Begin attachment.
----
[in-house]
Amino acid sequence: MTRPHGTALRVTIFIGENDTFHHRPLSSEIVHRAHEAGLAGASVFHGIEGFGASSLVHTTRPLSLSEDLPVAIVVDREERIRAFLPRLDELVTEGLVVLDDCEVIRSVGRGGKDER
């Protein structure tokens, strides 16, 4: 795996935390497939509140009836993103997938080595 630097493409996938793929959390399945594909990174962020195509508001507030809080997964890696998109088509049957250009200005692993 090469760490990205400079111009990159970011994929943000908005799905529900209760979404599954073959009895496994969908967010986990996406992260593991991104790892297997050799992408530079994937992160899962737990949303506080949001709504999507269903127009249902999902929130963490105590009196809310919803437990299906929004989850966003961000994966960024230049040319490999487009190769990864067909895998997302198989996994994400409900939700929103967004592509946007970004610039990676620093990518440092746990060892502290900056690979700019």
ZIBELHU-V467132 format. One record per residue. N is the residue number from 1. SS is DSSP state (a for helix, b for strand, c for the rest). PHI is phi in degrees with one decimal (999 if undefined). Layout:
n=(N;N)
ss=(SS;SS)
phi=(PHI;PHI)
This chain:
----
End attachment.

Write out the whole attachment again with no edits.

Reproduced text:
[in-house]
Amino acid sequence: MTRPHGTALRVTIFIGENDTFHHRPLSSEIVHRAHEAGLAGASVFHGIEGFGASSLVHTTRPLSLSEDLPVAIVVDREERIRAFLPRLDELVTEGLVVLDDCEVIRSVGRGGKDER
């Protein structure tokens, strides 16, 4: 795996935390497939509140009836993103997938080595 630097493409996938793929959390399945594909990174962020195509508001507030809080997964890696998109088509049957250009200005692993 090469760490990205400079111009990159970011994929943000908005799905529900209760979404599954073959009895496994969908967010986990996406992260593991991104790892297997050799992408530079994937992160899962737990949303506080949001709504999507269903127009249902999902929130963490105590009196809310919803437990299906929004989850966003961000994966960024230049040319490999487009190769990864067909895998997302198989996994994400409900939700929103967004592509946007970004610039990676620093990518440092746990060892502290900056690979700019």
ZIBELHU-V467132 format. One record per residue. N is the residue number from 1. SS is DSSP state (a for helix, b for strand, c for the rest). PHI is phi in degrees with one decimal (999 if undefined). Layout:
n=(N;N)
ss=(SS;SS)
phi=(PHI;PHI)
This chain: